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Hot Docs 2017 Review: “A Cambodian Spring” (2017) ★★★★★

Injustice has a clear definition in any language you wish to search. It can happen to anyone and in any part of the world. But what does not happen often is, when justice that’s needed so desperately does not arrive to a land that needs that most. You see, people do complain every day about anything. But what should the people of Boeung Kak say or do when their houses are at stake? When they can lose anything within minutes? When struggle is the only thing they have to see another day?

Oh well, Chris Kelly’s A Cambodian Spring made my heart race so fast that I was not sure If I wanted to continue watching it. But I did. And I am glad to see its ending. Not because it gave a solution. No, not at all. It just once again reminded nothing can be compared with the taste of power… and once you do that, you will never want to change your menu… and that’s not necessarily a good thing. The opening of the film states that in 1993, after decades of civil war, the UN set up Cambodia’s first ever democratic elections and established a free-market economy. This marked the beginning of prime minister Hun Sen’s rule over Cambodia that continues to this day.

Toul Srey Pov, a Boeung Kak resident talks to the camera about her friend Vanny. By then, you don’t know much about the relationship of those two until the next two hours of the journey where you will have to learn it. Shukaku INC is a developer that wants to take over the land. As they pump the sand, the house of Boeung Kak is flooded. Police could not care less, and the government remains silent. While corruption is at its best, the people gather together to fight against the system that will take a village to beat. Will they be able to do it or not, history has already taught us that lesson.

Venerable Luon Savath is a video activist who became a monk in 1993. So when in 2009 World Bank’s Land Management Program was cancelled by Hun Sen, Boeung Kak Residents filed a complaint, requesting an investigation into the failed program. As the dispute heated over the land, 12 people from Luon Savath were arrested. A monk who might lose his title and get arrested as well, ignores the harsh reality he can face in order to have his own input in releasing his people held unfairly in prison.

As you watch Chris Kelly’s documentary film, who crafted the screenplay well and brought to us a great narrative, takes the viewer right into the center of events which occurred to fight injustice. Graphic scenes, police brutality and lost lives you see on the screen won’t make your journey so pleasant. And how could it? But it will help you and many of us to see the other side of the coin, where people on a daily basis instead of working to earn some money, they go on the streets having no clue whether they will come back home that night or not. And if they do, will they be alive or carried dead?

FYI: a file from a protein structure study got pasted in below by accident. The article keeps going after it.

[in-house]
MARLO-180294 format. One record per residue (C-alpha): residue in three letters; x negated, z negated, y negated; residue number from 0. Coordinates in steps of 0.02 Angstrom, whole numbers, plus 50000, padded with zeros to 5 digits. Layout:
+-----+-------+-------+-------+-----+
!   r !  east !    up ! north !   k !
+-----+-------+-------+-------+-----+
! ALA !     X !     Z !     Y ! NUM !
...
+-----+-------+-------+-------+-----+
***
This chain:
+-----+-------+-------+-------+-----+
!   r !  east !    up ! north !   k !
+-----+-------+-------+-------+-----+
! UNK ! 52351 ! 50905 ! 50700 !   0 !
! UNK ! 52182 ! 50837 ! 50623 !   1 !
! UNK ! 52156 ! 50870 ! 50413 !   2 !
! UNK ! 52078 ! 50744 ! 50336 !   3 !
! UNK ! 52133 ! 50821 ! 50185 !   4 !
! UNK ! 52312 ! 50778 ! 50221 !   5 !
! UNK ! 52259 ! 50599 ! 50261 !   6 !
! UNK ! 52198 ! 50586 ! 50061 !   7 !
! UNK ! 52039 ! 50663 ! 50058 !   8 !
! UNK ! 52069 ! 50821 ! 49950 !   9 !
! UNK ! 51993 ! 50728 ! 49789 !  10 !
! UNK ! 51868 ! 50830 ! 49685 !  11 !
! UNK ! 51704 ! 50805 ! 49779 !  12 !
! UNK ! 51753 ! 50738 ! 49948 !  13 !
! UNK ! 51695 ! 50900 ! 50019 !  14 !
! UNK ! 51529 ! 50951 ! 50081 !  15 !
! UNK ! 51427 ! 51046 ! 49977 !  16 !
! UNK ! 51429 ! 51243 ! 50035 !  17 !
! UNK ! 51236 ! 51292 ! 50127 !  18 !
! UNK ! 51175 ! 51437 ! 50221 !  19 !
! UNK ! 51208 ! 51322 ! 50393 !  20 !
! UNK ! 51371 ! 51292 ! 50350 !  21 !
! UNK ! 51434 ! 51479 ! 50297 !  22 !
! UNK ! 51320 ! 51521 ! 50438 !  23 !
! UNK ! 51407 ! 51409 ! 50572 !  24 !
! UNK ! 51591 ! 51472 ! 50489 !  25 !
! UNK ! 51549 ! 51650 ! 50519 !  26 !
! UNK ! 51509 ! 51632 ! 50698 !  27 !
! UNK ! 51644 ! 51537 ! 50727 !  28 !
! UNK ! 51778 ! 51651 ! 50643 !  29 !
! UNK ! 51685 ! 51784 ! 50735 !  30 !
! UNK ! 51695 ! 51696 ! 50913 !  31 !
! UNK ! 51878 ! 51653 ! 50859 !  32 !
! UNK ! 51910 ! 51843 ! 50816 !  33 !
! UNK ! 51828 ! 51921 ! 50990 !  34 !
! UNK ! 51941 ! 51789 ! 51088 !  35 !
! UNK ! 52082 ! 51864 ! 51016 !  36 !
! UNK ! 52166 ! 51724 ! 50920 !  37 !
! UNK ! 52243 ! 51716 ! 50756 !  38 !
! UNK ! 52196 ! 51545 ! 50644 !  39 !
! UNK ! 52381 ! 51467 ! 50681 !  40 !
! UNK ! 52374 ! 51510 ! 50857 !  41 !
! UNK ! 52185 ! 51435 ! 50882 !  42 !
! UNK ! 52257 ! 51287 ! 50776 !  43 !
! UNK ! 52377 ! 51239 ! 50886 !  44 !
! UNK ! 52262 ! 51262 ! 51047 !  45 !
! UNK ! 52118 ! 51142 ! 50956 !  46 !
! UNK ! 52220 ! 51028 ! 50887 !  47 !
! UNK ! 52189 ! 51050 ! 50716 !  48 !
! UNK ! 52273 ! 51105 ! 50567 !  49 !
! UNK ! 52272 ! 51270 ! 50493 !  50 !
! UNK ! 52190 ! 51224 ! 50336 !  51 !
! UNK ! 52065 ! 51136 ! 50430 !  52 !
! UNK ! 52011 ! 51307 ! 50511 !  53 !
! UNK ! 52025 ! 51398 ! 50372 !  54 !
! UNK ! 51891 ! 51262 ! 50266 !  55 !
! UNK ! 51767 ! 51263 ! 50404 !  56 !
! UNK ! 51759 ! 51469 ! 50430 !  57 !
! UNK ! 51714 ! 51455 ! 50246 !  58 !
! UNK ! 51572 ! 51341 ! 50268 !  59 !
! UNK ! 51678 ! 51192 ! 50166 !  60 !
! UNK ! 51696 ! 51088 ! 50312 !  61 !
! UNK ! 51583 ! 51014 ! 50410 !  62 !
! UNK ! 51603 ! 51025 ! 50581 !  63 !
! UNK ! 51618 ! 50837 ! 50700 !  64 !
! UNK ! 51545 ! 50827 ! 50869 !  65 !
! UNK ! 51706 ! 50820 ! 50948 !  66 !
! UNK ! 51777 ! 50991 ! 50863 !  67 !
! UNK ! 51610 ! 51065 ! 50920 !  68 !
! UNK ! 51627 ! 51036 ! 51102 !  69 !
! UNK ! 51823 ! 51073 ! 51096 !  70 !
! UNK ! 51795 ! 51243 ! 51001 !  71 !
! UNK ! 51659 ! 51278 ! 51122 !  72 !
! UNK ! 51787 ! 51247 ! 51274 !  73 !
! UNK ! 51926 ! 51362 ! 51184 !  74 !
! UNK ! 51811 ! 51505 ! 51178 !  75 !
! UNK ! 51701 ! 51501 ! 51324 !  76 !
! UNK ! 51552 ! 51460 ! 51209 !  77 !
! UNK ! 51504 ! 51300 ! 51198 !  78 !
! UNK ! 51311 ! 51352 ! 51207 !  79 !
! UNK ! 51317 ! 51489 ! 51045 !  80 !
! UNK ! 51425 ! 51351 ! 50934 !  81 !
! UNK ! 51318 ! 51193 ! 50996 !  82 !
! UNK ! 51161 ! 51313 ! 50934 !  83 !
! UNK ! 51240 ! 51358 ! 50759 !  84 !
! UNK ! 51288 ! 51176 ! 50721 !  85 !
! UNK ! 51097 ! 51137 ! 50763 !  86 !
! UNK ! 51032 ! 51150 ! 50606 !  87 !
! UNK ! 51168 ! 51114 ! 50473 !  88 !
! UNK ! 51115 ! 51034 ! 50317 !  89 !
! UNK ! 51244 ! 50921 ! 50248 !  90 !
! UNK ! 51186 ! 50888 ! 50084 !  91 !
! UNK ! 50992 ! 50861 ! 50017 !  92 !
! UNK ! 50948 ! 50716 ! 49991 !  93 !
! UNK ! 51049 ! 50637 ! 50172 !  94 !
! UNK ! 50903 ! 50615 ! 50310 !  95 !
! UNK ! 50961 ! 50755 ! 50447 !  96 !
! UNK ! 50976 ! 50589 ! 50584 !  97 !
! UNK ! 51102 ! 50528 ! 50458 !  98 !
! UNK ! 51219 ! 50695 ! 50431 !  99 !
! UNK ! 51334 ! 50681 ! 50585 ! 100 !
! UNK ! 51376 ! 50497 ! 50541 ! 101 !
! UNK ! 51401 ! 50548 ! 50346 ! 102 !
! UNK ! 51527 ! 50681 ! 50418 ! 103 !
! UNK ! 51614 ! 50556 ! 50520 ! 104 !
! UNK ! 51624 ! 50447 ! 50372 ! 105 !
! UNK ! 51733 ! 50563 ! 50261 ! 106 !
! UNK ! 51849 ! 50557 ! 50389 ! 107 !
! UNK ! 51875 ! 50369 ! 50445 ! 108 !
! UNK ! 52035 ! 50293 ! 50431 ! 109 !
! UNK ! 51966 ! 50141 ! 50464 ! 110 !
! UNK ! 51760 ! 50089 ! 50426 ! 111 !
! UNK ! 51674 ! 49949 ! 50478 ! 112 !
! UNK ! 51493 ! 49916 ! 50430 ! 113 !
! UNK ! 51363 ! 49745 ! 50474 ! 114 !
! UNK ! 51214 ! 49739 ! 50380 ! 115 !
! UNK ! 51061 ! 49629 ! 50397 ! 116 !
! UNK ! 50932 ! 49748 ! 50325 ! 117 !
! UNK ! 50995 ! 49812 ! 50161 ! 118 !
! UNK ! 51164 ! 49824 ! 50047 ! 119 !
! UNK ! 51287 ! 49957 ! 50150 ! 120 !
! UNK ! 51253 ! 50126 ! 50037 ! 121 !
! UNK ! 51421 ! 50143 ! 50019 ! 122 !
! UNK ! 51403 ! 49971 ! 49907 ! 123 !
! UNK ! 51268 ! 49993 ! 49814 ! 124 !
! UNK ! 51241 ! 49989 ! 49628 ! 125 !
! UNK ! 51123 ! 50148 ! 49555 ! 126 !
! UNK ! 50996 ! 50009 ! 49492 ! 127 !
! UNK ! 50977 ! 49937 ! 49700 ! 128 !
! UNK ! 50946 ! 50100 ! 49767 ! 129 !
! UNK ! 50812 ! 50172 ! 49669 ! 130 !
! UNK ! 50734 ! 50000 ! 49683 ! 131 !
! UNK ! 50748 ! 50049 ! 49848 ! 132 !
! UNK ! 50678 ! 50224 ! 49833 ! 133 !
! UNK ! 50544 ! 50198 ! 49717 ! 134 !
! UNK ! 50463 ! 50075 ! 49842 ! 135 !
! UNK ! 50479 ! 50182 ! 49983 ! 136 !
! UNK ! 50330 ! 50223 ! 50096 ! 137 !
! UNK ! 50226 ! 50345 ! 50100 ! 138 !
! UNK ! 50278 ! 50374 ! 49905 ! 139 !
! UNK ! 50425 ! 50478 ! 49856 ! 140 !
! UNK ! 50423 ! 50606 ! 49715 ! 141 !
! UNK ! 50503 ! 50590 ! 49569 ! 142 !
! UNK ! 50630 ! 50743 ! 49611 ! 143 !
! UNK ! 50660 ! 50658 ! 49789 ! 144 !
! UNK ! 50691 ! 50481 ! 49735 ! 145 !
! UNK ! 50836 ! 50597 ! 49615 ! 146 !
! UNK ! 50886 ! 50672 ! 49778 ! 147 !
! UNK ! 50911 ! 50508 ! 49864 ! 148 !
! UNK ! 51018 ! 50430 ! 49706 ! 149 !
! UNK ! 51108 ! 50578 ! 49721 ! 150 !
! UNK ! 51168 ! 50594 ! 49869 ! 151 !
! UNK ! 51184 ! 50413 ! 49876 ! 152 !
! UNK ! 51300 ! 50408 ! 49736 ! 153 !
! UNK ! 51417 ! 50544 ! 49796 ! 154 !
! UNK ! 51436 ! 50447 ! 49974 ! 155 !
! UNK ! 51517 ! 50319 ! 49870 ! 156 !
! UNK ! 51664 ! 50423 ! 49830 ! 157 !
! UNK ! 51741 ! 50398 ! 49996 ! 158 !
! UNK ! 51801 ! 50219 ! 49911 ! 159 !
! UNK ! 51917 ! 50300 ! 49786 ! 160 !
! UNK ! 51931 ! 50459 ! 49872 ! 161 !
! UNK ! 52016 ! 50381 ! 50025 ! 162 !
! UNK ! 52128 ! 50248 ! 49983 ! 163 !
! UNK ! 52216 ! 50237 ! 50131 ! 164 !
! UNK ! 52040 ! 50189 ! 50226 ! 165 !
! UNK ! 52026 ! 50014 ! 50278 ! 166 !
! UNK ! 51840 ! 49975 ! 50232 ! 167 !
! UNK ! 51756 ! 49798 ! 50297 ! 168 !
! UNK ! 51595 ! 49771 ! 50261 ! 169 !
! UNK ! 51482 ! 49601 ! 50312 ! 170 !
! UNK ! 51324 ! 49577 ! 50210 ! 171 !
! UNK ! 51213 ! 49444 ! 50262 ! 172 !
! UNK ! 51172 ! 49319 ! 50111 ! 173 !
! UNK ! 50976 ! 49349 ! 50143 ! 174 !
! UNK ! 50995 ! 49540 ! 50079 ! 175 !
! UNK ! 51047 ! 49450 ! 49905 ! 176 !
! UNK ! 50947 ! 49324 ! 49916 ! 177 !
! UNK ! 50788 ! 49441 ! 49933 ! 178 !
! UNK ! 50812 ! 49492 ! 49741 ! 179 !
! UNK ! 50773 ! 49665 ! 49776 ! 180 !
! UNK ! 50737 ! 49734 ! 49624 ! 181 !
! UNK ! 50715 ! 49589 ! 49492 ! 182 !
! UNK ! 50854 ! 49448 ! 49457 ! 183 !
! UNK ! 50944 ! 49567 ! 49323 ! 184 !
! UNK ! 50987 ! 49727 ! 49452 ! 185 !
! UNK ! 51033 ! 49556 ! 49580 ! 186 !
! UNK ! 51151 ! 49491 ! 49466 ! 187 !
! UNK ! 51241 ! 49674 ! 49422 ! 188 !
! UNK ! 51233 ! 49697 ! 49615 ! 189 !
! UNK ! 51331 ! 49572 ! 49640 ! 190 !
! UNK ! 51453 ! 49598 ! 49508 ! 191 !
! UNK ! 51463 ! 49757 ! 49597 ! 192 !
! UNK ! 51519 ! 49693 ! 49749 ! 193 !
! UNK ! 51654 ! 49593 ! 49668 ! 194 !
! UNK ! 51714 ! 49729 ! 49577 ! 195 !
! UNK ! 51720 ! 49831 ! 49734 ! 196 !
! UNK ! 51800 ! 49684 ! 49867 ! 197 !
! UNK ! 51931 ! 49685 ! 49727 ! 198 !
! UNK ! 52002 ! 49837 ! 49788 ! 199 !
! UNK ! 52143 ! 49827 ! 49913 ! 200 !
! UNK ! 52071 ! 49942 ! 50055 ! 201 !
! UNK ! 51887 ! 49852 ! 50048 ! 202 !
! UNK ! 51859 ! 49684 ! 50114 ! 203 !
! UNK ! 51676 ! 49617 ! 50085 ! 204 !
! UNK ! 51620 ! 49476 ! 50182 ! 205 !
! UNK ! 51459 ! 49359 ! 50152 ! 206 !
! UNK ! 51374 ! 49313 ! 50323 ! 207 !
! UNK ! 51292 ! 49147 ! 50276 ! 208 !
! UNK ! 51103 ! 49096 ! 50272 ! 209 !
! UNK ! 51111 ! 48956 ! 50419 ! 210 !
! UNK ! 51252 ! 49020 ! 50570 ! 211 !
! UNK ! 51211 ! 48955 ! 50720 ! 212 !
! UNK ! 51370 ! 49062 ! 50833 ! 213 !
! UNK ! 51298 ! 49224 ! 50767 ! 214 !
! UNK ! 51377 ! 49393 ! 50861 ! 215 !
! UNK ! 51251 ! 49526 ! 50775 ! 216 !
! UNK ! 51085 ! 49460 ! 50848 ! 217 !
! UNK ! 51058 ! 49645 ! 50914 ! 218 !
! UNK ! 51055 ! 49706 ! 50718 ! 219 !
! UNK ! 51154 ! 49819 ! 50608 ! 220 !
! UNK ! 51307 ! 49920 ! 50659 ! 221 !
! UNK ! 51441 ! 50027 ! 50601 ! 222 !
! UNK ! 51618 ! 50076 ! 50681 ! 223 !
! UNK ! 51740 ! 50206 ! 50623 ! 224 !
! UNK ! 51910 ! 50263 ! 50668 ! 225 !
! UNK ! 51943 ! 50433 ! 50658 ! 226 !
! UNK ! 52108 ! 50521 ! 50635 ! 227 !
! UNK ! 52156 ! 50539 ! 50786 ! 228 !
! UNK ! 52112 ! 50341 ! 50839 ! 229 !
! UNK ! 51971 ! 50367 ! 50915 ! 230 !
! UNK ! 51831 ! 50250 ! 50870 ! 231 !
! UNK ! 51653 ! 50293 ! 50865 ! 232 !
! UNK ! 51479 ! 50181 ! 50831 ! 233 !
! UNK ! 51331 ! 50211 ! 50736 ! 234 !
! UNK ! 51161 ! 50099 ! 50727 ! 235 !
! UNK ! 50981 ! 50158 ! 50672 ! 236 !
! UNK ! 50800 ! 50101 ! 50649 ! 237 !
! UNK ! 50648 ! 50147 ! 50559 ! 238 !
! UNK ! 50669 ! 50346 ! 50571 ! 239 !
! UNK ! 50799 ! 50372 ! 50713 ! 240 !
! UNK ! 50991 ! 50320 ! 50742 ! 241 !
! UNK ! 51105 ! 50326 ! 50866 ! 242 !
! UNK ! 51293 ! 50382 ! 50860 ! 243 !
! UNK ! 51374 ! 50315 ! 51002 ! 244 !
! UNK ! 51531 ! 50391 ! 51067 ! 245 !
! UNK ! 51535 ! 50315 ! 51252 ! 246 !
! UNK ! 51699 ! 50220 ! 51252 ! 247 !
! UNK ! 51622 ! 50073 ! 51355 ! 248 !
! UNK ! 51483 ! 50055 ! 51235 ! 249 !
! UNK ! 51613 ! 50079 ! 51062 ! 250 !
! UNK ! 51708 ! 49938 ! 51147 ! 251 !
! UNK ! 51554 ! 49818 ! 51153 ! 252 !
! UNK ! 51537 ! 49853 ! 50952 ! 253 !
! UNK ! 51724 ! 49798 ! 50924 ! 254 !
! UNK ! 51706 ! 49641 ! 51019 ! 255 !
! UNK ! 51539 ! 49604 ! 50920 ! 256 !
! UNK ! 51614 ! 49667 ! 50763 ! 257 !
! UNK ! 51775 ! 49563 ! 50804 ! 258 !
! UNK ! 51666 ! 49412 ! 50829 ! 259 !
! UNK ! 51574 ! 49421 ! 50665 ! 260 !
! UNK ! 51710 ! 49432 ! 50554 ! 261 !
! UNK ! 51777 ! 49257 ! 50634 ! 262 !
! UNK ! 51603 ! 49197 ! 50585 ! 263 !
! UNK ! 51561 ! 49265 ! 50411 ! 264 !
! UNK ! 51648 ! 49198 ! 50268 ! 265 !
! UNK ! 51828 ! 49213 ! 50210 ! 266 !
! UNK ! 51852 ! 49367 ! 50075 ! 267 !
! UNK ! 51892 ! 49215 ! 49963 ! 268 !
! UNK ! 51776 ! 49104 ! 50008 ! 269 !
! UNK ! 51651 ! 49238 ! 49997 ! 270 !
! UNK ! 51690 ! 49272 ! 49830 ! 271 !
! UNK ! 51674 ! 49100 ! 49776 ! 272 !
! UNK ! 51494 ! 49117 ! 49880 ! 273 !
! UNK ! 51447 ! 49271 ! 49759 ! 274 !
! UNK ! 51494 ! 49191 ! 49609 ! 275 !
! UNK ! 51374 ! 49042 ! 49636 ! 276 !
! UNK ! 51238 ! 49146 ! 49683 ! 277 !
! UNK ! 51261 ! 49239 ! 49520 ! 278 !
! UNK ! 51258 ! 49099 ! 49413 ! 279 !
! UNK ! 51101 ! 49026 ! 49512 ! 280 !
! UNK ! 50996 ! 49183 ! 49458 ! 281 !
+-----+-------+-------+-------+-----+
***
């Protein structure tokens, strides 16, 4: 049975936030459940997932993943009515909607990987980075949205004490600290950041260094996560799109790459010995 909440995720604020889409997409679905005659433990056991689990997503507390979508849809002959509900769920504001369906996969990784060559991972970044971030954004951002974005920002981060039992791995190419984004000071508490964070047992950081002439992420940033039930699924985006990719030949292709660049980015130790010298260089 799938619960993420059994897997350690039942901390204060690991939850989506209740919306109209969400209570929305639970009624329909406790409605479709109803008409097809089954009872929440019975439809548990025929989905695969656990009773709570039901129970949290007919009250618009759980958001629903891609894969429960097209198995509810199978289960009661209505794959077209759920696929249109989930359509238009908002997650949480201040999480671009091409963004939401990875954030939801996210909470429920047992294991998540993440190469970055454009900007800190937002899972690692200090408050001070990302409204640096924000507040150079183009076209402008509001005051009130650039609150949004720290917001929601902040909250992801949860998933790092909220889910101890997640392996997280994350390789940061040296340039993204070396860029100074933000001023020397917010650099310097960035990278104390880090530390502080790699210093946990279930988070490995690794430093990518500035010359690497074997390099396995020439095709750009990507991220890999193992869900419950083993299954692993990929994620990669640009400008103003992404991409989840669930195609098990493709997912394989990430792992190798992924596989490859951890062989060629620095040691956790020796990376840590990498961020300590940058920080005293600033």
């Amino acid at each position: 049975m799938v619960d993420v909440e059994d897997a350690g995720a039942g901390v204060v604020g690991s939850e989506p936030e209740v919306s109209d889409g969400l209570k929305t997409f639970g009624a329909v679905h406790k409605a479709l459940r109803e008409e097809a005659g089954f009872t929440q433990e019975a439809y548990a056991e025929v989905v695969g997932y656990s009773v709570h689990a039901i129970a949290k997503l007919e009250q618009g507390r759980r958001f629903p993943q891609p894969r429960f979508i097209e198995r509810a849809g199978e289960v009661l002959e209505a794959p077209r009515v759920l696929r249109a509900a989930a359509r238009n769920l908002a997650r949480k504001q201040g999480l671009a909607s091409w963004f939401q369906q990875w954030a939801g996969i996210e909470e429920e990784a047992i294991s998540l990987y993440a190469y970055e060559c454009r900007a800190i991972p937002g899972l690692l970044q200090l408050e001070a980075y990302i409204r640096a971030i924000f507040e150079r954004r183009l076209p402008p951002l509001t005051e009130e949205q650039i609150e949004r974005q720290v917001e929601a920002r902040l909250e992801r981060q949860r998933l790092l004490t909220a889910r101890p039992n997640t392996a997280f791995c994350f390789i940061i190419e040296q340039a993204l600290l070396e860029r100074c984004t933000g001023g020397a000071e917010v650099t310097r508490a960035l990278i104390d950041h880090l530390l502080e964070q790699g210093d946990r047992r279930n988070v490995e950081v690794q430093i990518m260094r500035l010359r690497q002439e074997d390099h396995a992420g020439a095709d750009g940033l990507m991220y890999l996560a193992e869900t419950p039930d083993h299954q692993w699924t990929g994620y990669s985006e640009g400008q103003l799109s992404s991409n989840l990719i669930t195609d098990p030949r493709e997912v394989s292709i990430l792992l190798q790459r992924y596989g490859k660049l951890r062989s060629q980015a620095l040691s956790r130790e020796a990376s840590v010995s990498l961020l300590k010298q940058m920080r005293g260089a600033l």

It’s also fascinating to see the relationship between two women who have strong leadership skills but failed to communicate with each other. As you watch Vanny and Toul, you clearly see the stress and pressure they had took over their sanity, as what they will start doing is something you should not have seen in them. But the thing is, if one of us would have the same life they had, what you or me would do is not an easy question to answer. This is why it’s necessary as you watch the movie to be less critical towards them and be more compassionate, because at the end of the day what they do is something most of us will never. Good or bad, that’s another story.

But to end that, A Cambodian Spring is a powerful documentary film. What filmmaker offers to the audience is mind-blowing. Chris Kelly’s skilful directing makes his camera to miss absolutely nothing. It captures everything you need to know, and everything that might happen after the closing credit. After so many facts you go through, you will learn one thing – fighting matters. Speaking up is important. Being not silent is crucial to ensure your voice will be heard. Whether you will succeed at that or nor it does not matter. And if you think I am wrong, then A Cambodian Spring should be able to provide a clarification….



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